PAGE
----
Meet Miss Black Minnesota USA Thandisizwe Jackson-Nisan. She’s not your typical queen. In this interview with rolling out, she delves into the art of pageantry and how she uses her title to serve as a role model.
What separates you from others in your field? What is unique about the experience you create?
The title that I hold as Miss Black Minnesota USA is diverse in itself. It gives me the opportunity to promote empowerment by just stating my role. I am always willing to assist, promote, volunteer and help in any way that I can, especially when my efforts help to grow and develop Black girls. My willingness to be there for others is one of my best qualities. The diversity that I bring to the pageant world is uncommon. I am young, which means I am learning. I am Black, which means I am beautiful. I am curvy, which means despite what the media tells us, one size does not fit all. I rock a short hairstyle, which means I am not my hair. I am unique and this translates to any experience, event, a piece of art, etc. that I create. I try to think as if there is no box, and if I am thinking outside the box, it’s a box that I have already created.
For those considering entering this arena, what skill sets do you recommend mastering? What traits are most conducive to success?
I was taught that practice makes better. I would encourage anyone wanting to progress in pageantry or the world of art to study vigorously, train as much as possible, and really learn the arena that you want to grow in. Specific areas that should be focused on are interviewing, poise and posture, walking, the art of smiling and knowing how to always be microphone ready. Success is self-defined and the traits most conducive to my journey are discipline, work ethic and integrity, etc.
How do you stay at the leading edge of your craft?
Technology is a huge component of my work and helps me stay on top of my game. I work to always be better than yesterday. Training and seeking assistance from others is also a way to continue growth. I also try not to limit myself, if I want something I plan for it. Keeping my creativity is vital for my visions.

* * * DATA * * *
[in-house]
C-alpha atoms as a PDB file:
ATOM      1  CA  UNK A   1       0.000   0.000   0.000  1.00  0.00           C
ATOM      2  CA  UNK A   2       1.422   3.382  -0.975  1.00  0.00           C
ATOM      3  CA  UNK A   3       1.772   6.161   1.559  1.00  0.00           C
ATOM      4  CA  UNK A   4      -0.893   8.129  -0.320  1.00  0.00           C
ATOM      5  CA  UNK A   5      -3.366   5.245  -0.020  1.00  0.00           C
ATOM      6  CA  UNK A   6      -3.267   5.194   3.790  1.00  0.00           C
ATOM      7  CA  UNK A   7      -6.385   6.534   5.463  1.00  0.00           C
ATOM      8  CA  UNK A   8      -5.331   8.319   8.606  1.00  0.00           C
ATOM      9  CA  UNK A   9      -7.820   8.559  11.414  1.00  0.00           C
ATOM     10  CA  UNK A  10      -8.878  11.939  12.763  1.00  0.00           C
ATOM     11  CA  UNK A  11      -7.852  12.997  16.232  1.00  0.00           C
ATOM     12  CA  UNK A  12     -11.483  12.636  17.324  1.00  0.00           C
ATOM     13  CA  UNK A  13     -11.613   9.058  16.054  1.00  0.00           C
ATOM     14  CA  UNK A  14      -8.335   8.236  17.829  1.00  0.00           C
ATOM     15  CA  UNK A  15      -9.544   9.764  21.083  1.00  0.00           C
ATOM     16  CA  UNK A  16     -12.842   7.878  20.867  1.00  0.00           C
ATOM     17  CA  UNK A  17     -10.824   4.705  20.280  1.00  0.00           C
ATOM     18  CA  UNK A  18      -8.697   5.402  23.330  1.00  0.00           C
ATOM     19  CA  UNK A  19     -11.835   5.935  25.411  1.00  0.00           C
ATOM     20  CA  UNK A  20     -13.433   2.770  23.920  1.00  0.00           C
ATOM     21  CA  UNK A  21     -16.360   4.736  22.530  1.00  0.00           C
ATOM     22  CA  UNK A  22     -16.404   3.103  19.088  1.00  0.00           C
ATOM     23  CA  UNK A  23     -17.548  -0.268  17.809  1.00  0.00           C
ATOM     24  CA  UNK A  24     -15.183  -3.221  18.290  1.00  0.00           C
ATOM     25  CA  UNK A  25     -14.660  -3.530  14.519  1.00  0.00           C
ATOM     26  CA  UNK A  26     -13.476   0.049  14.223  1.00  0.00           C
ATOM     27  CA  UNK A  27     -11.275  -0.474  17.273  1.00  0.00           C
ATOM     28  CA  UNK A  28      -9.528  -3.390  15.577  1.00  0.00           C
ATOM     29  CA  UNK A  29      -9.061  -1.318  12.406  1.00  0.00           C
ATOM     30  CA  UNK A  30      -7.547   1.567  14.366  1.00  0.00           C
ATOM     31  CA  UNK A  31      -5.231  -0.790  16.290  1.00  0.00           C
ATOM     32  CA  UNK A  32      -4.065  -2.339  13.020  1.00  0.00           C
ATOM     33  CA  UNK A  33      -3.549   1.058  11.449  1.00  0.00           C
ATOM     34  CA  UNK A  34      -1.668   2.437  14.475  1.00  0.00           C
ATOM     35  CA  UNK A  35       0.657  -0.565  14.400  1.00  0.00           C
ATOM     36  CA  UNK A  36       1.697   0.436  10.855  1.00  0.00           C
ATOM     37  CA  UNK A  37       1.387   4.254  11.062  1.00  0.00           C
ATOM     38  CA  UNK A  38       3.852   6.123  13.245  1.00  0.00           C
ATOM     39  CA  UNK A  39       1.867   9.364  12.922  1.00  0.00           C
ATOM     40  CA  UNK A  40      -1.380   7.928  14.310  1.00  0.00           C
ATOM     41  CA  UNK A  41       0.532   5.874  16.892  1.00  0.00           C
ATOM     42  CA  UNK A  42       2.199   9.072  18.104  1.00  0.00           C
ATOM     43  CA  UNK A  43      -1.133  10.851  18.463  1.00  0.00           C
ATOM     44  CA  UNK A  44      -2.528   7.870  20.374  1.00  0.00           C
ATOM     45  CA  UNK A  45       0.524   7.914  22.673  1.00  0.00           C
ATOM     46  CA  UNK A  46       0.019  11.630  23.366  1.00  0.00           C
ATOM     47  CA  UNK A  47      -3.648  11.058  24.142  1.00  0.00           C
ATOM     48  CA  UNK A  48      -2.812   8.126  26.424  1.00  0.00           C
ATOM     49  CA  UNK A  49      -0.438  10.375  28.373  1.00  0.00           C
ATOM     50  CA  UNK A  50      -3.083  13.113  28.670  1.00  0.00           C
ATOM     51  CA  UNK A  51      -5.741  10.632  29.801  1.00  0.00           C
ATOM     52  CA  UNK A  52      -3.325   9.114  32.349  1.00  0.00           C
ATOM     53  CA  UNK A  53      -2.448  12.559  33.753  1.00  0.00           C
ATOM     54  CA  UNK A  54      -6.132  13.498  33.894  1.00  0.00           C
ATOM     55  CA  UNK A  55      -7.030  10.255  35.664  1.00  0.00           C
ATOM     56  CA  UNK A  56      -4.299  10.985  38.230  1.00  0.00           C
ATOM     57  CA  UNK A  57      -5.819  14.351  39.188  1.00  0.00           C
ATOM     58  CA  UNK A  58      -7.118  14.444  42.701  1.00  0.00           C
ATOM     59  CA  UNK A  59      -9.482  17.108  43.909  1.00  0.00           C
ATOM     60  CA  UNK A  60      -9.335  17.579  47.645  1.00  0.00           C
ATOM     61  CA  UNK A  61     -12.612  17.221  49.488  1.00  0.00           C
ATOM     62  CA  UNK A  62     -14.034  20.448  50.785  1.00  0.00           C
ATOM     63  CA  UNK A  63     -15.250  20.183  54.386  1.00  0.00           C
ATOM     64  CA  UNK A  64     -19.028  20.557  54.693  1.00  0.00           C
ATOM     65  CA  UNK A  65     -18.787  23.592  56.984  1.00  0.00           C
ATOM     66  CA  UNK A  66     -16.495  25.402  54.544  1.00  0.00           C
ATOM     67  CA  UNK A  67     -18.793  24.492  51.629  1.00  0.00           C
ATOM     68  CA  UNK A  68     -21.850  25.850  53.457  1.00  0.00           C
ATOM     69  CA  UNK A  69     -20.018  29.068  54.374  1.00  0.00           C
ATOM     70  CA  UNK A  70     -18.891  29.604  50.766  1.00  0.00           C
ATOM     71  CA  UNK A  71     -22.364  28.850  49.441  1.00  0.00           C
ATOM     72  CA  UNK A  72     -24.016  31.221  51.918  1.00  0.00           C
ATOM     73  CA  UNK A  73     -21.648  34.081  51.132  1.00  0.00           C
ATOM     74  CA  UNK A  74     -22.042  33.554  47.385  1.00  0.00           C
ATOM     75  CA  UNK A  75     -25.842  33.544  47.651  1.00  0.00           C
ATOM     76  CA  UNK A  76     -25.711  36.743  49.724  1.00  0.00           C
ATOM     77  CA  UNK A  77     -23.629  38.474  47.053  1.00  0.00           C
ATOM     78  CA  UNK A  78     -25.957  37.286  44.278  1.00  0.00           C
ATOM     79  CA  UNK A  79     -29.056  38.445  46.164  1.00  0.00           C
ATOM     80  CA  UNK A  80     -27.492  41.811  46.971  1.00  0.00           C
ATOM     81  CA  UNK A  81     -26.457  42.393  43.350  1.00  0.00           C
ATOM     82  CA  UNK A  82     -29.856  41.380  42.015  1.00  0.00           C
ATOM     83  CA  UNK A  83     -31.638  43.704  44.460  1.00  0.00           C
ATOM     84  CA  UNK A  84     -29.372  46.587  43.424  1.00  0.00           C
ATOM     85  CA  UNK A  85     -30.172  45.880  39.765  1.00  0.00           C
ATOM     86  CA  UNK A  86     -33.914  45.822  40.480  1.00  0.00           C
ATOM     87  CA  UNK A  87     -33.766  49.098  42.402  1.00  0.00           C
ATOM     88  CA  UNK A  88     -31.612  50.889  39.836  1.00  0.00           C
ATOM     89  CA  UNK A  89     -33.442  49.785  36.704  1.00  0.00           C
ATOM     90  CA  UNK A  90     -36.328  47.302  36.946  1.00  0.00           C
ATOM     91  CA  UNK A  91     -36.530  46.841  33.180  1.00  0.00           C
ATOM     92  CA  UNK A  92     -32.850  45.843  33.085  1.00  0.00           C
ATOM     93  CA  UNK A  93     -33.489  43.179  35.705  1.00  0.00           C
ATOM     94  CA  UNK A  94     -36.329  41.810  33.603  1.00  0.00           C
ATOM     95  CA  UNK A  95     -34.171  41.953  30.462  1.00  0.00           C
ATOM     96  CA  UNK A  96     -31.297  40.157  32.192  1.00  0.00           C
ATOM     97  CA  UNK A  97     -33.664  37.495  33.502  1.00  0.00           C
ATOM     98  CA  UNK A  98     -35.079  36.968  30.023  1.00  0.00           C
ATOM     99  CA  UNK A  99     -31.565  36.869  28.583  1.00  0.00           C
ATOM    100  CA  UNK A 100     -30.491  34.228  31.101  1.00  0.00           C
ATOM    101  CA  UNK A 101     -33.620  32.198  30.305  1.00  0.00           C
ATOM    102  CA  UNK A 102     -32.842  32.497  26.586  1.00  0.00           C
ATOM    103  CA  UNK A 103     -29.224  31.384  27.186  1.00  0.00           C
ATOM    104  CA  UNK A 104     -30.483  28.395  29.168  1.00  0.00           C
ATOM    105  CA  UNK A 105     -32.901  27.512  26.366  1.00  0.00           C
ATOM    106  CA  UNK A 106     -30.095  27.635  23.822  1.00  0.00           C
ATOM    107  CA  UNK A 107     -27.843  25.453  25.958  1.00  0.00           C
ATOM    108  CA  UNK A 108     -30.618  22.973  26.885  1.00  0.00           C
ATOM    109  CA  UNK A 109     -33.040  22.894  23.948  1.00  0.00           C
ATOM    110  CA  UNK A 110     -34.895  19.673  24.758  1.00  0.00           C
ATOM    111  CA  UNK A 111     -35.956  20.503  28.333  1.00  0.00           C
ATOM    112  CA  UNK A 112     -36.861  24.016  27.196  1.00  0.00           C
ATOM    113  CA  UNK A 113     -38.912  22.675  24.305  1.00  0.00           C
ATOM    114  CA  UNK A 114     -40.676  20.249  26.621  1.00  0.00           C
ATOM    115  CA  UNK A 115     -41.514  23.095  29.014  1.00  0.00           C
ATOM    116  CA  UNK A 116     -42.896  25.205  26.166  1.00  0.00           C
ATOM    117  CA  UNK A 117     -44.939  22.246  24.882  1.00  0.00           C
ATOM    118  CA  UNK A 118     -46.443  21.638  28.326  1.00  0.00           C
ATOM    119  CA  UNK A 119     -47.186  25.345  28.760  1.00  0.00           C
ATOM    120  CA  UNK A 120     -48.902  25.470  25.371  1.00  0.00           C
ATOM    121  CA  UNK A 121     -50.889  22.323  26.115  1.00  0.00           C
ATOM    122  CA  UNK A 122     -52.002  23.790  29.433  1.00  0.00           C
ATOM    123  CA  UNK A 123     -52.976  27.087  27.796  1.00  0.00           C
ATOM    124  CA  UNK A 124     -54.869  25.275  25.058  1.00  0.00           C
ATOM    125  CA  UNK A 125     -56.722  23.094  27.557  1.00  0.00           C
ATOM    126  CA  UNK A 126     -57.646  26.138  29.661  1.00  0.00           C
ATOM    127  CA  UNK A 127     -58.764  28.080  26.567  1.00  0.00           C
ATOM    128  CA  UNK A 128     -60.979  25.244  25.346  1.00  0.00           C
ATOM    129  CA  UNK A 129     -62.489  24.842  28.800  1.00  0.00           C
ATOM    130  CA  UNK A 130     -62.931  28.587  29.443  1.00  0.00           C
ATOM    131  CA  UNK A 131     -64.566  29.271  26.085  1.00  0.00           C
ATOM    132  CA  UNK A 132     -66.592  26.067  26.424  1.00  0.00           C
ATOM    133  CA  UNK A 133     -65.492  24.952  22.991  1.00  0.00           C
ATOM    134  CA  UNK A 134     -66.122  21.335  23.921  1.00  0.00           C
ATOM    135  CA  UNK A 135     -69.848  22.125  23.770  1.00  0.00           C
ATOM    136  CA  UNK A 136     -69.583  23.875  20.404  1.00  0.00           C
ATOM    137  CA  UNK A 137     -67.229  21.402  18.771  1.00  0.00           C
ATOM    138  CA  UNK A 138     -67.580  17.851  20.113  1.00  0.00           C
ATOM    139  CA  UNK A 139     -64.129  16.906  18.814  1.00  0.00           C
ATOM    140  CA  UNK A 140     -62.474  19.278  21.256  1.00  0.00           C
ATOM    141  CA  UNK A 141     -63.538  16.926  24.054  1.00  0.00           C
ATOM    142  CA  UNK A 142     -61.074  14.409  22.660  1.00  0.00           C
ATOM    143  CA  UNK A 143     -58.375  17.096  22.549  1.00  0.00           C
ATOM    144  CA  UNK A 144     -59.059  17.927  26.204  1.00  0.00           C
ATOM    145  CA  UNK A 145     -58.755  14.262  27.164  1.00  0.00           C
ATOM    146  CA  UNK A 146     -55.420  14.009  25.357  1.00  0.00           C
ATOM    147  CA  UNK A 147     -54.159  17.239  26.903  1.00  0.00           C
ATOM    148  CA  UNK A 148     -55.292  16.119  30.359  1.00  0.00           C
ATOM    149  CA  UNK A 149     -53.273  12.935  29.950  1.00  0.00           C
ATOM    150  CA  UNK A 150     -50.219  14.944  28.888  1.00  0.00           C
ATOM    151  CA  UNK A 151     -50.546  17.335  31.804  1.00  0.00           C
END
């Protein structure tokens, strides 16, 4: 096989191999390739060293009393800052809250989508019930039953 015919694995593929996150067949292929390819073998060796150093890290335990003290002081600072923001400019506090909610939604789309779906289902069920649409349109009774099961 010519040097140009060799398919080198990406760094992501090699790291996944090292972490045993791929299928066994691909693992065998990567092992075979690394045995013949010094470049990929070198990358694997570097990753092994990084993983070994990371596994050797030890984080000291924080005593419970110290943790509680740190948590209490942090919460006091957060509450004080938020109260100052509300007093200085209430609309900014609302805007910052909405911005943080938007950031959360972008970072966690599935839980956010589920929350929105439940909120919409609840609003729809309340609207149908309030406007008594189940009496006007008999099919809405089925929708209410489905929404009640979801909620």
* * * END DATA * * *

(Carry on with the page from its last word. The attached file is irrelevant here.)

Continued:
Name two of your top role models: one from your industry and one from outside of it.
An industry role model is Davina Bennett, Miss Universe Jamaica and second runner-up for Miss Universe 2017. Davina showed young Black girls all over the world that it’s OK to be you, unapologetically. She rocked her afro on a stage where the majority of contestants choose to wear straight long hair. She made a statement that was long overdue and she is a beautiful Black woman who celebrates herself and her people. I love Alicia Keys. She is and always has been a role model. I have not heard one bad story about her, which is impressive. She writes and sings about real issues and stays away from lyrics that help to degrade women. She is beautiful and has taken a courageous stance against beauty standards by not wearing makeup as often, which is truly remarkable. She is exceptional in talent and seems like such a kind spirit with a big heart. She has been a role model for me since I was in sixth grade.
If you could change one thing about the world, what would it be?
We often neglect one another and find ourselves focusing more on our electronics than our colleagues. Sometimes, we don’t speak to the person in the elevator with us, sometimes we won’t even smile at the person that we brush past in the hallway. We must love on one another because at the end of the day, we are all human and we all require positive energy to be our best.
What does it take to be iconic? In your estimation, who has achieved that status?
When I think of the word icon I think of affirmations like I can. People who are iconic help inspire others like myself to know that we can. I can be what I want to be (Nas), I can accomplish my goals no matter how distant, difficult and different they may seem. Queen Latifah is extraordinary and definitely iconic for many reasons. As a Black woman, she has knocked down many barriers. As a curvy woman, she has shown us that one size does not fit all and has encouraged us to celebrate body diversity and positivity. Though I haven’t met her I have a strong feeling she is a kind soul with a passion for people, a lover. I was sad to hear about the passing of her mother as it seemed like they were close. My mother and I share a similar relationship and I hope to make my mother as proud of me as I’m sure Queen’s mother was of her. That would be iconic.
What keeps you inspired?
My generation has kept me inspired; young people are so creative and we go after what we want. Watching entrepreneurs like Issa Rae; [actress] Yara Shahidi; Dashauna Barber, Miss USA 2016; and Grey, the “Vegan Thanksgiving” rapper helps to keep me motivated and proud of us as a collective. Young people all around the world, on a local and international level, are slaying and creating products, events, art, etc., that is inspiring the masses. I love seeing other like-minded young people living their dreams and being bold as they ask their audiences to open their minds and hearts.